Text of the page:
Top Crops for Pots
Thomas J. Story

Patio Garden

Growing vegetables can bring out the farmer in you. You till the soil and tend the plants, and then reap the rewards when the plants bear fruit.

Even if you don't have much gardening space or sunny ground, you can still experience the pleasure of harvesting your own vine-ripened tomatoes and other crops. All you need is a generous-size container, good potting soil, and a patio, deck, or corner that gets at least six hours of full sun a day.

Here are the top crops for pots, and how to grow them.


Top Crops for Pots
Norman A. Plate

Beans

Pot depth: 14 to 16 inches

Soil temperature (at planting time): At least 60ºF

Spacing: Direct-sow seeds 2–3 inches apart.

Pole beans are more productive over the long run than bush beans (which produce their crop all at once). Train the 6- to 8-foot-tall vines on a trellis or tepee made from bamboo poles. Try 'Blue Lake Pole', 'Helda' romano, or heirloom 'Kentucky Wonder'.


Top Crops for Pots
Thomas J. Story

Carrots

Pot depth: 9–14 inches

Soil temperature: At least 55ºF.

Spacing: Direct-sow seeds 1/2 to 1 inch apart; thin seedlings 1 to 2 inches apart.

Choose a deep pot for carrots with long roots, such as 'Nantes' half-long type (7 inches long). Shallower pots are adequate for shorter carrots such as 'Short 'n Sweet' or round ones like 'Thumbelina.' Don't let the soil dry out.


Top Crops for Pots
Thomas J. Story

Cucumbers

Pot depth: 18 inches

Soil temperature: At least 70ºF.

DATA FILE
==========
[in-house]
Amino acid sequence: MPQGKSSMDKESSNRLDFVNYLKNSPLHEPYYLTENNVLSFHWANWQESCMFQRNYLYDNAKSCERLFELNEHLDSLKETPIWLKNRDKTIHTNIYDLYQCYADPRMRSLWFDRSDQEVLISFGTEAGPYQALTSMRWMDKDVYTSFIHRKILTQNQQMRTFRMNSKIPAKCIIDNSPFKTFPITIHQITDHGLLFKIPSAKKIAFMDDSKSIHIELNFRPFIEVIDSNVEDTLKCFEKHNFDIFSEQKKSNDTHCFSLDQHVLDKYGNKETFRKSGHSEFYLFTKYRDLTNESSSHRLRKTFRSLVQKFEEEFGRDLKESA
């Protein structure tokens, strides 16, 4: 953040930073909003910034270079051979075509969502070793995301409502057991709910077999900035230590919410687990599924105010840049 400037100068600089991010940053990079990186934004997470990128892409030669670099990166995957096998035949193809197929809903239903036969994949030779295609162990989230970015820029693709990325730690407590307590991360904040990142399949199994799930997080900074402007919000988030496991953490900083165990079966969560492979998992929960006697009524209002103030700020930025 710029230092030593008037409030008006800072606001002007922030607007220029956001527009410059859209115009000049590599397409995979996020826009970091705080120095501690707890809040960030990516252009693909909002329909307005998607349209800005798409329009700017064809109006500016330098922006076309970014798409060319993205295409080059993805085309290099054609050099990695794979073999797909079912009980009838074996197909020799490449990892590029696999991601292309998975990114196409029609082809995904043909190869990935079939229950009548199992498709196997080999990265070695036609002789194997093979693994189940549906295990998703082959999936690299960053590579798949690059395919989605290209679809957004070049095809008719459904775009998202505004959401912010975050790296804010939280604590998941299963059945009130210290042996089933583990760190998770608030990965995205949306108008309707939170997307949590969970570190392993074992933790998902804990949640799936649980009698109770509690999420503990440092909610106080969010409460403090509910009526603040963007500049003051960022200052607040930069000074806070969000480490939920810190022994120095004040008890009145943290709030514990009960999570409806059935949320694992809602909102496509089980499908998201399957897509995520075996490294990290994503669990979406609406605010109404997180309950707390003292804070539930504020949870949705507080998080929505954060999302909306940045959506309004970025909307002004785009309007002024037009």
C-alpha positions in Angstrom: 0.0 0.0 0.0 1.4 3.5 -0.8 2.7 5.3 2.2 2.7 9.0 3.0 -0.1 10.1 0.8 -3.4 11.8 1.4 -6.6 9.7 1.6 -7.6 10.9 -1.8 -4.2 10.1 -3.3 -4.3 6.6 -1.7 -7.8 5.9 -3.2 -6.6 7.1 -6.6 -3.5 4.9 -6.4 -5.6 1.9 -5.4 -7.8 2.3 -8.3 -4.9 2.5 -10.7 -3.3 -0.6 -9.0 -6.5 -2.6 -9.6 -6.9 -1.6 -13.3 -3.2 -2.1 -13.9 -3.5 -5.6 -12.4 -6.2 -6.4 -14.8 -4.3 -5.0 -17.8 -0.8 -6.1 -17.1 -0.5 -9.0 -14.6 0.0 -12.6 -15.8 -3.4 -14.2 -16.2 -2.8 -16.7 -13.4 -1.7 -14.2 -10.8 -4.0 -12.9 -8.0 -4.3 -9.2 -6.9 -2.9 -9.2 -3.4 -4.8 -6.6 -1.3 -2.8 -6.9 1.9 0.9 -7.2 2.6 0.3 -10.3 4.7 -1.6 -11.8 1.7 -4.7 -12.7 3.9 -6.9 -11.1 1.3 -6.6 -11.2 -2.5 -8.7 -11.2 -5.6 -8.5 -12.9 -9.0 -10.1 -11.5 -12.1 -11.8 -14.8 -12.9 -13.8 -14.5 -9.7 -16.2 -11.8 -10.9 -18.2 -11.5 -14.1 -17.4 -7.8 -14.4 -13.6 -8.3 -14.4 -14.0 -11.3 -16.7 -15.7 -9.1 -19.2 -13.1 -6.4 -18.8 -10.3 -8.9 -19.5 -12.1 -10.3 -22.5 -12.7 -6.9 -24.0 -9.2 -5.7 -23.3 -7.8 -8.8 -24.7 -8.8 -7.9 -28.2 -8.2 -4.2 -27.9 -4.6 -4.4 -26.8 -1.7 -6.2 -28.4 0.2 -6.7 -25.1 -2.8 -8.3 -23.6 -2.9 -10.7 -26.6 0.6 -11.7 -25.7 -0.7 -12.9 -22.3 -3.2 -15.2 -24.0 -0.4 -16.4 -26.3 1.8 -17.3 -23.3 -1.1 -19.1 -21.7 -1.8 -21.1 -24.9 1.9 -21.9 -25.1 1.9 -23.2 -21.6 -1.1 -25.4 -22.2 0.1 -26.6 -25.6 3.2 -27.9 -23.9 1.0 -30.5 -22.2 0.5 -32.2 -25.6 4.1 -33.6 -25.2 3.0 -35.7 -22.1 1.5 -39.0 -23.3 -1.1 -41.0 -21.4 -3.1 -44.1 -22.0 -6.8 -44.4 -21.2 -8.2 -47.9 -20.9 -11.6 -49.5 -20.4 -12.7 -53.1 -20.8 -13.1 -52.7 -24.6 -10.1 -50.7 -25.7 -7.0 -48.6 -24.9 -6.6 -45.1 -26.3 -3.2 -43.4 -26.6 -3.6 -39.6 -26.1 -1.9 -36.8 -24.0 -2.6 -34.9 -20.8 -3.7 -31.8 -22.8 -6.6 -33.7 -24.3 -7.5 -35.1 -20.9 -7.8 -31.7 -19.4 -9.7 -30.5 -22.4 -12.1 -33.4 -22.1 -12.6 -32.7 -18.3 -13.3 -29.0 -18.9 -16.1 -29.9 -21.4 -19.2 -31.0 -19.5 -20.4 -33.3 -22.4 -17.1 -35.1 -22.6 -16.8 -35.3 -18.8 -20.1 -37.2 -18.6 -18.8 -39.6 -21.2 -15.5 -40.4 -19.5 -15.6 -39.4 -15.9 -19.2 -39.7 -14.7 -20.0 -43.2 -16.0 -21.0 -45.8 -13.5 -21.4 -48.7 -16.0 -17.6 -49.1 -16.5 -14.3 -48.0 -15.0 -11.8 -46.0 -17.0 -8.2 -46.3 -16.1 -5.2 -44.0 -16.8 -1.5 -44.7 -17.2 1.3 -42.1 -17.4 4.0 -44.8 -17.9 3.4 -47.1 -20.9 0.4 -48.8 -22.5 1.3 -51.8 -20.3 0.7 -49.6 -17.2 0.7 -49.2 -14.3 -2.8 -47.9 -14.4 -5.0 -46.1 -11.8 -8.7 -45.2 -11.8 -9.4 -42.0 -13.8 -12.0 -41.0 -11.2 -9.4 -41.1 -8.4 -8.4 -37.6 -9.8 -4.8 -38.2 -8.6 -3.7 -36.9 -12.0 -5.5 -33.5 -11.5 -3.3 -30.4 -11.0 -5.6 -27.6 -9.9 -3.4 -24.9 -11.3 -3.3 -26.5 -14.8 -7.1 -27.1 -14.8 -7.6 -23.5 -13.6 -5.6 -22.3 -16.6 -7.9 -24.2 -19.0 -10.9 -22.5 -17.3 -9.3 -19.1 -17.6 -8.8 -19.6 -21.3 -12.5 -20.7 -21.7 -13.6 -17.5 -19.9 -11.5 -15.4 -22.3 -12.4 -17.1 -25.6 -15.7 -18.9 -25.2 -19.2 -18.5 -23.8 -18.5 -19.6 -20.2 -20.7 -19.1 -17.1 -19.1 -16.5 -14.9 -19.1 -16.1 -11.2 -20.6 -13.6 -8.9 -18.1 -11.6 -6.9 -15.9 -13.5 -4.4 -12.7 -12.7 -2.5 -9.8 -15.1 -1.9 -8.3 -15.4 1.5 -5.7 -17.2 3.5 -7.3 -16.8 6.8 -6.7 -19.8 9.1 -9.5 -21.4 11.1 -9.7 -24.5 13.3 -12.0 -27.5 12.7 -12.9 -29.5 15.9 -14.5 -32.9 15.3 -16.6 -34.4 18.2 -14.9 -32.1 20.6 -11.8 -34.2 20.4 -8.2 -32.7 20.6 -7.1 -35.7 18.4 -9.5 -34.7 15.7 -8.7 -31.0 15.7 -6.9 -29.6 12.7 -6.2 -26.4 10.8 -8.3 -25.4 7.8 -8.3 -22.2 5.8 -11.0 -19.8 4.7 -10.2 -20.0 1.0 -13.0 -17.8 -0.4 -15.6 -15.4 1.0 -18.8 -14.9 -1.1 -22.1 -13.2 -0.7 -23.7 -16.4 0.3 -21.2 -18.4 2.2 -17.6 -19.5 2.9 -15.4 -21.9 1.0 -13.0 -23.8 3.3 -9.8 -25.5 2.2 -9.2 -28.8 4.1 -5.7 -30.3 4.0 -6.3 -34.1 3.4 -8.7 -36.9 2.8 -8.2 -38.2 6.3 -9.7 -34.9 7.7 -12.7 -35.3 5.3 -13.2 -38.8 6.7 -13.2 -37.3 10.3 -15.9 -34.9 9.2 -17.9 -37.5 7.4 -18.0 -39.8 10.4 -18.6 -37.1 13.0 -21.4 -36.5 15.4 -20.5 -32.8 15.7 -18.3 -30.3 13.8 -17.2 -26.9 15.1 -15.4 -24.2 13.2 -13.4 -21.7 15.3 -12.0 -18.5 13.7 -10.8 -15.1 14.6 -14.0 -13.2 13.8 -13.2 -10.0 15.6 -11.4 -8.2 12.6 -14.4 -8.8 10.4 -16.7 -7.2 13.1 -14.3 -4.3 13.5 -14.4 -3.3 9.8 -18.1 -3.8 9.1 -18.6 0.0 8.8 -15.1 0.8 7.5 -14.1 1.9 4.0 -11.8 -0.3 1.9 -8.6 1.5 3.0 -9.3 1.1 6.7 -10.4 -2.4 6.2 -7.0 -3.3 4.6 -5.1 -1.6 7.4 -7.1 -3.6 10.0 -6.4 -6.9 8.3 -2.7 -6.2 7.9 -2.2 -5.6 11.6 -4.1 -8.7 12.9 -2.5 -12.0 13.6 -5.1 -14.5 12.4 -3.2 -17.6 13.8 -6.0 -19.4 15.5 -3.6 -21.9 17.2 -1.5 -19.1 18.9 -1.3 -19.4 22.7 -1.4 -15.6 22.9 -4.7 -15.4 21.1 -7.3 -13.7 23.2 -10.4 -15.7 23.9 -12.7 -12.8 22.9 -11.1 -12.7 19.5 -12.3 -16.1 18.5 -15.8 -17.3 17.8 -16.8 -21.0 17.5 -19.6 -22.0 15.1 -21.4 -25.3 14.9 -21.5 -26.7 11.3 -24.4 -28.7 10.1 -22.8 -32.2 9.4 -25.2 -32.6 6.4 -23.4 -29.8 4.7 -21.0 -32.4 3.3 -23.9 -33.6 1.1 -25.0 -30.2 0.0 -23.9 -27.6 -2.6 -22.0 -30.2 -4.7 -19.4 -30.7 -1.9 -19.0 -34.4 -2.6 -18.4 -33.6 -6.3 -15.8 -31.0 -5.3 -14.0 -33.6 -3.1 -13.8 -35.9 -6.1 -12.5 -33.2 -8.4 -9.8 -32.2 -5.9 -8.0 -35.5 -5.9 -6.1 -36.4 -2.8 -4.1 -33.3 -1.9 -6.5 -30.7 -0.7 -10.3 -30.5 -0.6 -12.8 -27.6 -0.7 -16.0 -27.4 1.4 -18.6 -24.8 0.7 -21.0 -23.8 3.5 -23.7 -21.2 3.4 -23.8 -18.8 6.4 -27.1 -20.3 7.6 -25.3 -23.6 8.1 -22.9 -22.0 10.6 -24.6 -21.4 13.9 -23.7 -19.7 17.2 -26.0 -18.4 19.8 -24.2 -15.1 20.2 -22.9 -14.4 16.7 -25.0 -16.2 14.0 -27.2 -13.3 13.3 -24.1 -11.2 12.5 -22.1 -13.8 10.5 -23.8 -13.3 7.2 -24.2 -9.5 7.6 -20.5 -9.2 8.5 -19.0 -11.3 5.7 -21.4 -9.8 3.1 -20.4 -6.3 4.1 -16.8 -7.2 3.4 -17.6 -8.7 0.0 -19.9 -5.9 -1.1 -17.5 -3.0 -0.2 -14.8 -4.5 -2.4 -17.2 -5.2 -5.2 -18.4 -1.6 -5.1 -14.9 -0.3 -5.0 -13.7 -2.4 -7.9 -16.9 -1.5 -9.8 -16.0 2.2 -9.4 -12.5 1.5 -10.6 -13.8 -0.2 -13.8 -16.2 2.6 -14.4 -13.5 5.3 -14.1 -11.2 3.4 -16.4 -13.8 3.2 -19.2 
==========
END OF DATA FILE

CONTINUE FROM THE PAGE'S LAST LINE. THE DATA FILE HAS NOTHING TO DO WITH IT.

Spacing: One plant per pot.

Bush types like 'Bush Champion' and disease-resistant 'Salad Bush' take up half the space of trailing types. 'Lemon' cuke also bears well on a trellis.


Top Crops for Pots
Thomas J. Story

Eggplants

Pot depth: 14–16 inches

Soil temperature: At least 70ºF.

Spacing: One or two plants per pot.

With their colorful fruits and attractive foliage, eggplants have outstanding ornamental value. Try 'Black Beauty', an American heirloom with bulbous, purple-black fruits, or 'Little Fingers,' an Asian type with slim fruits.


Top Crops for Pots
Thomas J. Story

Peppers

Pot depth: 14 to 16 inches

Soil temperature: At least 60ºF.

Spacing: One or two plants per pot.

Choose from an amazing array of colors, shapes, and heat levels, from mildly spicy 'Anaheim' to searing hot 'Thai Dragon'. Among sweet peppers, try 'Ariane' an orange bell, or 'Giant Marconi', a long, red one that's great for grilling.


Top Crops for Pots
Norman A. Plate

Potatoes

Pot depth: 18 inches

Soil temperature: At least 45ºF.

Spacing: Plant tubers 6 inches apart.

Potatoes are productive if there's ample room for tubers to develop. Bury seed potatoes in an 8-inch layer of soil at the bottom of the pot. As plants grow, pile more soil up to the top set of leaves. Try small- to medium-size 'All Blue', 'Red Pontiac', or 'Yukon Gold'.


Top Crops for Pots
Thomas J. Story

Squash

Pot depth: 18 inches

Soil temperature: At least 60ºF.

Spacing: One plant per pot.

Summer squash is more productive than winter squash. Grow compact varieties like 'Gold Rush' yellow zucchini, 'Spacemiser' green zucchini, or 'Sunburst' scallopini.


Top Crops for Pots
Thomas J. Story

Tomatoes

Pot depth: 18 inches

Soil temperature: At least 60ºF.

Spacing: One plant per pot.

Use small wire cages or stakes to support determinate types (2- to 3-foot-tall varieties that produce their crop all at once); try 'Bush Celebrity'. Use sturdy 5-foot.-tall cages for indeterminate types (tall kinds that produce fruits all season) such as 'Early Girl'.


Top Crops for Pots
Thomas J. Story

Container Choosing

Vegetables will grow in any container that provides drainage, but choosing the right size is critical. The larger the plant's root system, the deeper and wider the container should be. Pots made of thick plastic or glazed terra-cotta retain moisture well, as do wooden tubs.

In hot climates, choose light-colored pots. Avoid small, unglazed terra-cotta pots; they dry out too quickly.


Printed From:
http://www.myhomeideas.com/outdoor-living/gardening/summer-vegetable-gardens